A Dinner at Pennsic

My lord and I have the custom of cooking dinner for our entire encampment one evening at Pennsic, working from period recipes. On this occasion we were cooking for 25 people. Our constraints are that there are only two of us, although we usually get some help; we have a fairly good kitchen set-up, but it does not so far include an oven; we do not keep a cooler at Pennsic; and we wanted to do something simple enough that we could be assured of being able to wash the dishes in daylight.

The easiest sorts of food to cook over a campfire are spit-roasted meat and dishes in a large pot or frying pan. As no one in our camp was making a grocery store run that day, we decided against meat. Greens, eggs, and butter were the most perishable foodstuffs we were using, and all will keep for a day or two without refrigeration as long as you do not leave them out in the sun; also, eggs are available on site. As we make them, two of the recipes have meat broth. They could, however, be made suitable for a medieval fast day out of Lent (or for a modern vegetarian) by using vegetable broth instead, as the original recipes merely say "good broth." I figured that to feed that number of people we would probably need three large pots of food, so we might as well make three different dishes as well as dessert.

There are several medieval versions of noodles and cheese, both English and Italian. We chose Losyns (p. 108) as it specifies that the noodles be made in advance and dried, thus allowing us to do so at our leisure before we came. The name of the dish is presumably related to lasagna, so one could make long flat noodles, but we interpret it as the losenges of heraldry and make diamond-shaped noodles. We generally use a mixture of whole wheat and white flour, on the theory that most medieval flour would not be as fine as our modern white flour. "Poudre douce" (sweet powder) is a spice mixture used in both this and the following recipe; we do not know exactly what is in it, but our guess is sugar, cinnamon, and ginger. We mixed it up before we came.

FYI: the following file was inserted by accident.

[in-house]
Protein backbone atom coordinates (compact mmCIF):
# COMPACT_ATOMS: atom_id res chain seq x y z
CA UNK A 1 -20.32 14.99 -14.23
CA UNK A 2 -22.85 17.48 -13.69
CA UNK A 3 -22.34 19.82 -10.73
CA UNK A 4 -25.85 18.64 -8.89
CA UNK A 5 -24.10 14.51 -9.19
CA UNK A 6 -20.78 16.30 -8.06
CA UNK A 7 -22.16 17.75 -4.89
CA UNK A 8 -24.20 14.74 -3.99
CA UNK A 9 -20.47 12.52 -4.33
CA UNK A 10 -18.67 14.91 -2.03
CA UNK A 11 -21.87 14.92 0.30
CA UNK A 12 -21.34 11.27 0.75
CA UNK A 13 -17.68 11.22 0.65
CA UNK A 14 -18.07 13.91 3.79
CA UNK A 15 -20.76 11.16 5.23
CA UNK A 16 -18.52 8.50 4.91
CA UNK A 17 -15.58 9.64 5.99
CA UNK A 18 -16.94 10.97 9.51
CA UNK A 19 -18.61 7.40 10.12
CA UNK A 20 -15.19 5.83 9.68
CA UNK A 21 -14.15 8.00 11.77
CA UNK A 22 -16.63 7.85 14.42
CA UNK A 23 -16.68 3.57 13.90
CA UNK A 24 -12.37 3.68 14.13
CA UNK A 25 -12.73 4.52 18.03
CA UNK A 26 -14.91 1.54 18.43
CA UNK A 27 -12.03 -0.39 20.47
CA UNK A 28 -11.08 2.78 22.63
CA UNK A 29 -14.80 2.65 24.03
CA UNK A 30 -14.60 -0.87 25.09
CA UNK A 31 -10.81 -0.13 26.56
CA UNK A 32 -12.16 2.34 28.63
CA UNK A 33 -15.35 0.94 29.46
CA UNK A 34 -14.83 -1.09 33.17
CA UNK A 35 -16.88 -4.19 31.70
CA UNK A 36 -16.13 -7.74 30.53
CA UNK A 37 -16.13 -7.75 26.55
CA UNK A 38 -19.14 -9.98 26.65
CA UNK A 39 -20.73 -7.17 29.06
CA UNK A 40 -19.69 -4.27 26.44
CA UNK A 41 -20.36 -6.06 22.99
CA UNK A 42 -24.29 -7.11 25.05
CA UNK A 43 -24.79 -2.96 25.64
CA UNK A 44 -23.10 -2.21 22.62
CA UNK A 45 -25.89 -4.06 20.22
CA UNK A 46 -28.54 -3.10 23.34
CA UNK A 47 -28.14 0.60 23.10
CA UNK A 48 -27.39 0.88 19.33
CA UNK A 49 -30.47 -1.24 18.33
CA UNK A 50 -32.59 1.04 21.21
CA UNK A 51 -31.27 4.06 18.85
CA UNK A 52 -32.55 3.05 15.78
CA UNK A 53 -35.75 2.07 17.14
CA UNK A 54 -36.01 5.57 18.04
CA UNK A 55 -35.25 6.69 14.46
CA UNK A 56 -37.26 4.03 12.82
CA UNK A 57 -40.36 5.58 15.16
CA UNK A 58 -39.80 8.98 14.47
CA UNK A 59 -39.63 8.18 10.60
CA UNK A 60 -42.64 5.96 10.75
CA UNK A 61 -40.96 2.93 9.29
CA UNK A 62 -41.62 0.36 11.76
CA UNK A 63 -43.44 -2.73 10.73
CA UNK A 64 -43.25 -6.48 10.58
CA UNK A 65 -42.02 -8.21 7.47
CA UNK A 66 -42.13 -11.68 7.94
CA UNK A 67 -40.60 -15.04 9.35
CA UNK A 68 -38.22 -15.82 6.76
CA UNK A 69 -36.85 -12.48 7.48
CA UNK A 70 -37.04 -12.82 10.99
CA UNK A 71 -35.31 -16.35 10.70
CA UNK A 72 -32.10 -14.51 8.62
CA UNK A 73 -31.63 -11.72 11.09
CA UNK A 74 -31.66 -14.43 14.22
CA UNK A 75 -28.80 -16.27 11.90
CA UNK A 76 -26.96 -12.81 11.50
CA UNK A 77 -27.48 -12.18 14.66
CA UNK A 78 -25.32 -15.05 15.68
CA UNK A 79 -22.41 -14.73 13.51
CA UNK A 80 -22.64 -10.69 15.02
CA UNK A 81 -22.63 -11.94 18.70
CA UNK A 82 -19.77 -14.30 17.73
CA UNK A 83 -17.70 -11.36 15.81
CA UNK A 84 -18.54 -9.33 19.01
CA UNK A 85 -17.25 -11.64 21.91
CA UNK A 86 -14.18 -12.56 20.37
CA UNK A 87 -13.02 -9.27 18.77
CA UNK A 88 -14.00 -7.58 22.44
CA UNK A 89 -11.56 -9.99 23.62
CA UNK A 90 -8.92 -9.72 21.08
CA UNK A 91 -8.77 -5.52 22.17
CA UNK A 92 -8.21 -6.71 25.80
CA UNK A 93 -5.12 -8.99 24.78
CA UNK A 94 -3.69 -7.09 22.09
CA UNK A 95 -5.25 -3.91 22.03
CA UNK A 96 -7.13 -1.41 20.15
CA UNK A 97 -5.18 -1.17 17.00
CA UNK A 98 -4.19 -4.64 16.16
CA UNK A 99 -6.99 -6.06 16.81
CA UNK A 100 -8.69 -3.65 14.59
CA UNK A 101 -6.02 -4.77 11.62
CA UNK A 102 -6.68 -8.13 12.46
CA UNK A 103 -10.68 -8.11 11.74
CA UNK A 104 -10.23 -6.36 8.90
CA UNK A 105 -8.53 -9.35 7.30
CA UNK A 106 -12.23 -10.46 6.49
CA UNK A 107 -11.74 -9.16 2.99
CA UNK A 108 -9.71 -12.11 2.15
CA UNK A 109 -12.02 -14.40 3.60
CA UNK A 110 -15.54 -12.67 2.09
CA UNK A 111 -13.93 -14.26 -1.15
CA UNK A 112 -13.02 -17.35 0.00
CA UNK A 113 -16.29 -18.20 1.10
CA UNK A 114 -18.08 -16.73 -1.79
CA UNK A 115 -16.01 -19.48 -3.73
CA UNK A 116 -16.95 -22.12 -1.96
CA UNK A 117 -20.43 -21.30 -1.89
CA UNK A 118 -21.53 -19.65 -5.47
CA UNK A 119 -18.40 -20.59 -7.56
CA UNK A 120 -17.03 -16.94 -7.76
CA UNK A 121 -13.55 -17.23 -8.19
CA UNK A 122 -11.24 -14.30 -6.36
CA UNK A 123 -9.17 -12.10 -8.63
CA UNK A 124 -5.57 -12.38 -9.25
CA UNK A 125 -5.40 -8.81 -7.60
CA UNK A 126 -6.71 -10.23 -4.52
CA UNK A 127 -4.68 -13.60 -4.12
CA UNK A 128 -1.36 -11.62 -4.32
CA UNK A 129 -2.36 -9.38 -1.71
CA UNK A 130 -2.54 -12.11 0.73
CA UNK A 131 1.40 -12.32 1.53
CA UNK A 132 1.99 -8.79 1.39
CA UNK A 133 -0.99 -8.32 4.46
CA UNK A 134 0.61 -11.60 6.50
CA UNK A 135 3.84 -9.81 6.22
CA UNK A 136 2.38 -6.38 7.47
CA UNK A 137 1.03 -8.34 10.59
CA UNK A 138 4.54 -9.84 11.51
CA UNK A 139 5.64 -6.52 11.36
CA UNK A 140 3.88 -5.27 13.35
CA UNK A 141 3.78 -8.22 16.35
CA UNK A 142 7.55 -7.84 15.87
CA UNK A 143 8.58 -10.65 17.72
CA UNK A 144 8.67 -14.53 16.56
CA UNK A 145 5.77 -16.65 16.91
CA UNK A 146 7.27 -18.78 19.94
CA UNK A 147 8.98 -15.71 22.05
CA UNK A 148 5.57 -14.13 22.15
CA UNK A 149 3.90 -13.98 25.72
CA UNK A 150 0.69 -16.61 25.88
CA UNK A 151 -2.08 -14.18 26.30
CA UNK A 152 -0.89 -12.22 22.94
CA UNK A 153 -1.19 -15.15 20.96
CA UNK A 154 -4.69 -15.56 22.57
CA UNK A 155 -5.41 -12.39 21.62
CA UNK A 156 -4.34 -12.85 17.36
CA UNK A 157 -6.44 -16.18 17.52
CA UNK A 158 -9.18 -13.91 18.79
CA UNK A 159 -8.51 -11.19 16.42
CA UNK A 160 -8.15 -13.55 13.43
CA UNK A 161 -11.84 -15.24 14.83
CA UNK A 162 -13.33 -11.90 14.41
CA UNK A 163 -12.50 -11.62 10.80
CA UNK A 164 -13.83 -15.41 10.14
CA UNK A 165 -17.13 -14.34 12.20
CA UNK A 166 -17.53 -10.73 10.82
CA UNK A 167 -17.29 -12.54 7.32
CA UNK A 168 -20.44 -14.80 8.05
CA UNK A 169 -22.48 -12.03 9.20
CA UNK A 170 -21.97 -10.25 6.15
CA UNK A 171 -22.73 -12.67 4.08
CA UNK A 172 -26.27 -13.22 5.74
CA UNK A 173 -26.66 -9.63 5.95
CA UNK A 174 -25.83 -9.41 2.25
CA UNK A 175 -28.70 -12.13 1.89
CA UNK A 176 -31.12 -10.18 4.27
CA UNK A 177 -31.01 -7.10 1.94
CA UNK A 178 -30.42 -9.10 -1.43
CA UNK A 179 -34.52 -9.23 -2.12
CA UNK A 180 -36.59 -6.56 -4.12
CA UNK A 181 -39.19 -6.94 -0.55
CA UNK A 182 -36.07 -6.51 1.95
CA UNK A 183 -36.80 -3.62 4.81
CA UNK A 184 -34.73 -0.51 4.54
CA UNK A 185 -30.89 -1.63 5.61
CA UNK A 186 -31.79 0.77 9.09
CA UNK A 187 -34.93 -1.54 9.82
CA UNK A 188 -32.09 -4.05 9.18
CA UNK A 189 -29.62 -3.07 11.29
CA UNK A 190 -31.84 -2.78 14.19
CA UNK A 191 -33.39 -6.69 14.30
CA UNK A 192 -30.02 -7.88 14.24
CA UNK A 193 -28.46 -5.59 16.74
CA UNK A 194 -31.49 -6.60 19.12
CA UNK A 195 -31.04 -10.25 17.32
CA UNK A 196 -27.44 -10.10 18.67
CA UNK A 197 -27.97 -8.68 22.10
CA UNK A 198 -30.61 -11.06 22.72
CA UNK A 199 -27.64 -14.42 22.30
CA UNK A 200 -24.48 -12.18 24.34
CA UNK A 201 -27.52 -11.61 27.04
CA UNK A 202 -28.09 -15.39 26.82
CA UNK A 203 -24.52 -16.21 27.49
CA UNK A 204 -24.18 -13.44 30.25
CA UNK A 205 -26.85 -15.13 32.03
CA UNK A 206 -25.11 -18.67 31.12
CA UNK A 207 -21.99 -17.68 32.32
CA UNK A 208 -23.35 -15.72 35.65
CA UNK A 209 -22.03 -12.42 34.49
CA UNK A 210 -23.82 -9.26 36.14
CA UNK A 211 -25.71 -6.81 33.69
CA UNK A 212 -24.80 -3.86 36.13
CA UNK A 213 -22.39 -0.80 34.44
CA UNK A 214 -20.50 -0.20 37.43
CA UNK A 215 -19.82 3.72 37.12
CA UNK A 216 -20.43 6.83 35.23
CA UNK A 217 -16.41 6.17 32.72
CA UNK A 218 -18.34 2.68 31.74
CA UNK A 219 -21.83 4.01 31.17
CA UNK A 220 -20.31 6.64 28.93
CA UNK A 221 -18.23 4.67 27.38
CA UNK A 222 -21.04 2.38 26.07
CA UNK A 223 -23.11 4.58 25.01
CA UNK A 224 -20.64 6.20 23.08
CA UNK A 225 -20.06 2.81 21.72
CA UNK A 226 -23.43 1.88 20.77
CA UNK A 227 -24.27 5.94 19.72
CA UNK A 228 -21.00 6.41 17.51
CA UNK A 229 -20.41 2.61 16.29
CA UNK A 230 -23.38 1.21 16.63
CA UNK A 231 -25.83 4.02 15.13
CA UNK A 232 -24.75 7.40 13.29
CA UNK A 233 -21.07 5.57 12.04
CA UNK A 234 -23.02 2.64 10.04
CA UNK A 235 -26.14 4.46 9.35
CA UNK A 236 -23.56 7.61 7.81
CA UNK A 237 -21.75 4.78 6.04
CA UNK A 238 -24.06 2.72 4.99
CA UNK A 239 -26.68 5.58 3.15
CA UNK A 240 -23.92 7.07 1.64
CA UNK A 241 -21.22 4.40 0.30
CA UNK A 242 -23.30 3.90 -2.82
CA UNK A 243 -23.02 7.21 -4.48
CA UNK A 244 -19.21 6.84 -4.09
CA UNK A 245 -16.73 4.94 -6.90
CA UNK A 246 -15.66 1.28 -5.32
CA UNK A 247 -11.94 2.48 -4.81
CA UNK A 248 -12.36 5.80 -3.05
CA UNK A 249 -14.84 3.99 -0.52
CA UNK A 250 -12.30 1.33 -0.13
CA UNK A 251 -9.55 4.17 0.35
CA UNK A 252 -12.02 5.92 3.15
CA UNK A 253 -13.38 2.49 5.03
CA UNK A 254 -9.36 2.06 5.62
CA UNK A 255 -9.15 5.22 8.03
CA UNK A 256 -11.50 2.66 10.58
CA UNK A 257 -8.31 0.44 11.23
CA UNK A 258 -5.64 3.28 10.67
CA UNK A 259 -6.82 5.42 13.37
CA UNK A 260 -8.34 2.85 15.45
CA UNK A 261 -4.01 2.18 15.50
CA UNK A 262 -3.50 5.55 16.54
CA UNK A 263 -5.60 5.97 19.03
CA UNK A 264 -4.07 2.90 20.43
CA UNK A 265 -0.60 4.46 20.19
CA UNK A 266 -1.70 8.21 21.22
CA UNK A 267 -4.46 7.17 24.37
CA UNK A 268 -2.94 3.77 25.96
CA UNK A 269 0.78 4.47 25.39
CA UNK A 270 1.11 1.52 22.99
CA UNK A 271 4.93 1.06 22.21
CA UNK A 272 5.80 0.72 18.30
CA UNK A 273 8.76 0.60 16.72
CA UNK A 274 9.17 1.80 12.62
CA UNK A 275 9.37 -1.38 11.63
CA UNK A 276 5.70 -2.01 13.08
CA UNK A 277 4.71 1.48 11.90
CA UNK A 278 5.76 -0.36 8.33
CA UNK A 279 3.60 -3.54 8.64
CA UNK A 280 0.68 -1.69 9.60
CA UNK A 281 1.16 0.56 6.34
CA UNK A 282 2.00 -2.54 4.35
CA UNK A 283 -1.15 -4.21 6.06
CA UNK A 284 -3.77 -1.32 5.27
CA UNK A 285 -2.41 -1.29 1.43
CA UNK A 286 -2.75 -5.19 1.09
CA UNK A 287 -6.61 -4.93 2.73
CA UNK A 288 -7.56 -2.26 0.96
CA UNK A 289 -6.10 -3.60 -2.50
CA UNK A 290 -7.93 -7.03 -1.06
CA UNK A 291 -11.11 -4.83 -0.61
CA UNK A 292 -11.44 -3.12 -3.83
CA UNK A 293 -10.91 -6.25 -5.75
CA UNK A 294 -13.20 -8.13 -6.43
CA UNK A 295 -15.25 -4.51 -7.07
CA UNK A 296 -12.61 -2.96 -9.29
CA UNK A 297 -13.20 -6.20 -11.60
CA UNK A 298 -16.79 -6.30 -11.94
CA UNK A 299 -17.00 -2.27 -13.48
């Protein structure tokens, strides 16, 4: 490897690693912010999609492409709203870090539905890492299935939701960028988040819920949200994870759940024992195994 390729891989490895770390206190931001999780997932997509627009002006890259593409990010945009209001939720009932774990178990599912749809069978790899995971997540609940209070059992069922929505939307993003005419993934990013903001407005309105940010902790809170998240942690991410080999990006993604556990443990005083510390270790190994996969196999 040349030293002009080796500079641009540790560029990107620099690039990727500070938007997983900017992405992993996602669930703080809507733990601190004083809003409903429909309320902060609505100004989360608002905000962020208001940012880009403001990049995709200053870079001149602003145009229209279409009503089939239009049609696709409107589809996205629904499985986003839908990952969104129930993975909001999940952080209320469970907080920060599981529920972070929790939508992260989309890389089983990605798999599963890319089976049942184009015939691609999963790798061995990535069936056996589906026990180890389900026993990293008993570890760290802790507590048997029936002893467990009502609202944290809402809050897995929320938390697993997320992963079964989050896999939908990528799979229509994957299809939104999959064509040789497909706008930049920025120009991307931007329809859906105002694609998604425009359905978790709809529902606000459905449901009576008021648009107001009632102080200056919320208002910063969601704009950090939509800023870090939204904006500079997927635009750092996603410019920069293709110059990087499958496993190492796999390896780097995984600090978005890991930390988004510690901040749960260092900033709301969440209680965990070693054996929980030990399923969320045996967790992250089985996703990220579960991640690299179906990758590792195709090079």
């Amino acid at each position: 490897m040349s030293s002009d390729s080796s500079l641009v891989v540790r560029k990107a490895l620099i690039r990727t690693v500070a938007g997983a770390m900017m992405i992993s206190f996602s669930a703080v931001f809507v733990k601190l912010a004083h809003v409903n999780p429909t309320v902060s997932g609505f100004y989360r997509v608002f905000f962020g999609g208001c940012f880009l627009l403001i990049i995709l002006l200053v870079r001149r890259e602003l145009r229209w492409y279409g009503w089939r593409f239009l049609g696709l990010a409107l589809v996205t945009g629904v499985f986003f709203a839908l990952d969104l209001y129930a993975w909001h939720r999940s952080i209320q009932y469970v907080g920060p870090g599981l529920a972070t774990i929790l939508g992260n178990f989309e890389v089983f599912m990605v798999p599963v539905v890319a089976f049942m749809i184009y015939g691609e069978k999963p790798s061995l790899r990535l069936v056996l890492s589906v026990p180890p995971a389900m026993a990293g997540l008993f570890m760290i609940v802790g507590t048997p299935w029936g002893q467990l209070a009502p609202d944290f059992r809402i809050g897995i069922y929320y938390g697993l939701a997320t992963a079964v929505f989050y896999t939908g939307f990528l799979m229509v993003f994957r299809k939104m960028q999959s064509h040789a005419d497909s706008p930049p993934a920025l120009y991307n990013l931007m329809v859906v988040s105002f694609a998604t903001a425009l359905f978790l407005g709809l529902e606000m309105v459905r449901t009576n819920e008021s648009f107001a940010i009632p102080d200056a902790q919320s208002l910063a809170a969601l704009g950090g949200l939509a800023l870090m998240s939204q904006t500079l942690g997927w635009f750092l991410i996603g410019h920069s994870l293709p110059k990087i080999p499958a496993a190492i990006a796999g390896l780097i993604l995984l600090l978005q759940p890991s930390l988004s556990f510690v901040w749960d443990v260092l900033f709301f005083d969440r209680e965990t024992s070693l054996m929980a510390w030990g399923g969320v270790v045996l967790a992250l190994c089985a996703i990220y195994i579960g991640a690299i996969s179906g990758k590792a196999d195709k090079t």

The Carrots in Potage(p. 50) recipe is originally for turnips in potage, with "pastunakes" (carrots or parsnips) or skirrets (a root vegetable we have been unable to find) given as alternatives. It works fine with all three of the vegetables we have tried, but carrots are the easiest to be sure of finding in a modern grocery store. For the Fried Broad Beans (p. 15), we bought dried fava beans in advance at a specialty food store. The greens we used (cabbage, parsley, and spinach) were period ones which we could buy locally; other times we have used turnip, mustard, or dandelion greens.

For a dessert, the most obvious choices are fruit, sweets one can make in advance and bring, such as Islamic candies and pastries or late-period English cakes, and things you can do in a frying pan. Since we were eating fruit and nibbles we had brought with us for most of our breakfasts and lunches, we decided on Murakkaba(p. 82), an interesting solution to the problem of how to make a thick cake without an oven. There are also English recipes for fritters we could have made, but the murakkaba was such a hit the previous year that we decided to repeat it.

Equipment needed:

Two large pots (1 1/2 to 2 gallon) with lids, plus a third to heat wash water; two large frying pans for broad beans, one of which gets re-used for murrakkaba; about four bowls, one quite large; a cutting board; a sharp knife or two; several big spoons and ladles; a measuring cup and spoons (if you don't want modern-looking ones, take a period-looking mug and spoons and measure how much they will hold at home); and a cooking set-up which allows two large pots and two frying pans on the fire at once.


What we made, which fed our 25 people almost exactly, was: 4 recipes of Losyns, 4 recipes of Carrots in Potage, 4 recipes of Fried Broad Beans and 3 recipes of Murakkaba, done as 2 cakes.


[by Elizabeth; originally published in Tournaments Illuminated #113]

Note: Page

Back to my medieval pages

Back to my home page